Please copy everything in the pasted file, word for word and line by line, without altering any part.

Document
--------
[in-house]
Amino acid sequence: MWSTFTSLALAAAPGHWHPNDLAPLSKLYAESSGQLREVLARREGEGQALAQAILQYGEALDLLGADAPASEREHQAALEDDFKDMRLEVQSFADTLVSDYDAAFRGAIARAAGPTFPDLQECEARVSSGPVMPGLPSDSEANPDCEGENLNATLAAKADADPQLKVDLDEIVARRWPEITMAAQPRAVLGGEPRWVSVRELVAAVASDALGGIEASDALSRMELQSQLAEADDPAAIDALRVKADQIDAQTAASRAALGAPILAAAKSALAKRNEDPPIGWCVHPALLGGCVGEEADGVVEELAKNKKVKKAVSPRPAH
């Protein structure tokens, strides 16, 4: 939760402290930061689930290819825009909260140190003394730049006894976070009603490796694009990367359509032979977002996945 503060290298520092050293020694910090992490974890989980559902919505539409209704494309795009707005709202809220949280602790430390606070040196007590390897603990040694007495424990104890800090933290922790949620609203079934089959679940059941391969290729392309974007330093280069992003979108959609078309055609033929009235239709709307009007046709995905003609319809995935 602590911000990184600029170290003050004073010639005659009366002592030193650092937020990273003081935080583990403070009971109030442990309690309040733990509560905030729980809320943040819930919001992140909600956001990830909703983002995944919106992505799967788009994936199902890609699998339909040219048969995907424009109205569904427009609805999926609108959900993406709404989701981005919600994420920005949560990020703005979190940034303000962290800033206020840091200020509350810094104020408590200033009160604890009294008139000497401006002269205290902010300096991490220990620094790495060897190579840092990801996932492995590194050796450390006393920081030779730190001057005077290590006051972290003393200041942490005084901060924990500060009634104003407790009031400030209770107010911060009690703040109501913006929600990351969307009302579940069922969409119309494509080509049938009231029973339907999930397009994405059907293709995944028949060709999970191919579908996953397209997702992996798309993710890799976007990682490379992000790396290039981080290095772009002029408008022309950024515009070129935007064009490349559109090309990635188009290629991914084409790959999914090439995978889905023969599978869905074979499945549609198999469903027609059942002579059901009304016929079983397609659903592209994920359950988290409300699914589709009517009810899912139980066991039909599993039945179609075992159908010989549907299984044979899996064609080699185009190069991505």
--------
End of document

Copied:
[in-house]
Amino acid sequence: MWSTFTSLALAAAPGHWHPNDLAPLSKLYAESSGQLREVLARREGEGQALAQAILQYGEALDLLGADAPASEREHQAALEDDFKDMRLEVQSFADTLVSDYDAAFRGAIARAAGPTFPDLQECEARVSSGPVMPGLPSDSEANPDCEGENLNATLAAKADADPQLKVDLDEIVARRWPEITMAAQPRAVLGGEPRWVSVRELVAAVASDALGGIEASDALSRMELQSQLAEADDPAAIDALRVKADQIDAQTAASRAALGAPILAAAKSALAKRNEDPPIGWCVHPALLGGCVGEEADGVVEELAKNKKVKKAVSPRPAH
């Protein structure tokens, strides 16, 4: 939760402290930061689930290819825009909260140190003394730049006894976070009603490796694009990367359509032979977002996945 503060290298520092050293020694910090992490974890989980559902919505539409209704494309795009707005709202809220949280602790430390606070040196007590390897603990040694007495424990104890800090933290922790949620609203079934089959679940059941391969290729392309974007330093280069992003979108959609078309055609033929009235239709709307009007046709995905003609319809995935 602590911000990184600029170290003050004073010639005659009366002592030193650092937020990273003081935080583990403070009971109030442990309690309040733990509560905030729980809320943040819930919001992140909600956001990830909703983002995944919106992505799967788009994936199902890609699998339909040219048969995907424009109205569904427009609805999926609108959900993406709404989701981005919600994420920005949560990020703005979190940034303000962290800033206020840091200020509350810094104020408590200033009160604890009294008139000497401006002269205290902010300096991490220990620094790495060897190579840092990801996932492995590194050796450390006393920081030779730190001057005077290590006051972290003393200041942490005084901060924990500060009634104003407790009031400030209770107010911060009690703040109501913006929600990351969307009302579940069922969409119309494509080509049938009231029973339907999930397009994405059907293709995944028949060709999970191919579908996953397209997702992996798309993710890799976007990682490379992000790396290039981080290095772009002029408008022309950024515009070129935007064009490349559109090309990635188009290629991914084409790959999914090439995978889905023969599978869905074979499945549609198999469903027609059942002579059901009304016929079983397609659903592209994920359950988290409300699914589709009517009810899912139980066991039909599993039945179609075992159908010989549907299984044979899996064609080699185009190069991505």